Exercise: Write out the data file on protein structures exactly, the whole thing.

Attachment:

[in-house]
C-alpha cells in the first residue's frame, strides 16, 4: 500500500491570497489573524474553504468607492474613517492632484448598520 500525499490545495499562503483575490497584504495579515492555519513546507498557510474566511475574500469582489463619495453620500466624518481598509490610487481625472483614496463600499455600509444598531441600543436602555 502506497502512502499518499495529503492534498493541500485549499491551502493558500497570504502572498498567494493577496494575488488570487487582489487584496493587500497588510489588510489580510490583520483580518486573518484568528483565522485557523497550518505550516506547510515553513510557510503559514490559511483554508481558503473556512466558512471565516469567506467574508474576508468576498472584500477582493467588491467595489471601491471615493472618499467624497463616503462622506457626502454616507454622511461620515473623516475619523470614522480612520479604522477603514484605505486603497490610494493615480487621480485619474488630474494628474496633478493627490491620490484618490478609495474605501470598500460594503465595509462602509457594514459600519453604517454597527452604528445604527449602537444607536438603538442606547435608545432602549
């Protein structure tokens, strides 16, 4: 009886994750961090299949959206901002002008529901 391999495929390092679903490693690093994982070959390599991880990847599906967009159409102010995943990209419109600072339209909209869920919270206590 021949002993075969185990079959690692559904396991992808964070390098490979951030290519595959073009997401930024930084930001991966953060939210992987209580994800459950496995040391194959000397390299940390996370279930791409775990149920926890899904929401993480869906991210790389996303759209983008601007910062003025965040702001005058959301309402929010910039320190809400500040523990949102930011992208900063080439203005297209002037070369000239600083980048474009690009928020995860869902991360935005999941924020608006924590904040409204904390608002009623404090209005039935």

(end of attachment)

[in-house]
C-alpha cells in the first residue's frame, strides 16, 4: 500500500491570497489573524474553504468607492474613517492632484448598520 500525499490545495499562503483575490497584504495579515492555519513546507498557510474566511475574500469582489463619495453620500466624518481598509490610487481625472483614496463600499455600509444598531441600543436602555 502506497502512502499518499495529503492534498493541500485549499491551502493558500497570504502572498498567494493577496494575488488570487487582489487584496493587500497588510489588510489580510490583520483580518486573518484568528483565522485557523497550518505550516506547510515553513510557510503559514490559511483554508481558503473556512466558512471565516469567506467574508474576508468576498472584500477582493467588491467595489471601491471615493472618499467624497463616503462622506457626502454616507454622511461620515473623516475619523470614522480612520479604522477603514484605505486603497490610494493615480487621480485619474488630474494628474496633478493627490491620490484618490478609495474605501470598500460594503465595509462602509457594514459600519453604517454597527452604528445604527449602537444607536438603538442606547435608545432602549
């Protein structure tokens, strides 16, 4: 009886994750961090299949959206901002002008529901 391999495929390092679903490693690093994982070959390599991880990847599906967009159409102010995943990209419109600072339209909209869920919270206590 021949002993075969185990079959690692559904396991992808964070390098490979951030290519595959073009997401930024930084930001991966953060939210992987209580994800459950496995040391194959000397390299940390996370279930791409775990149920926890899904929401993480869906991210790389996303759209983008601007910062003025965040702001005058959301309402929010910039320190809400500040523990949102930011992208900063080439203005297209002037070369000239600083980048474009690009928020995860869902991360935005999941924020608006924590904040409204904390608002009623404090209005039935």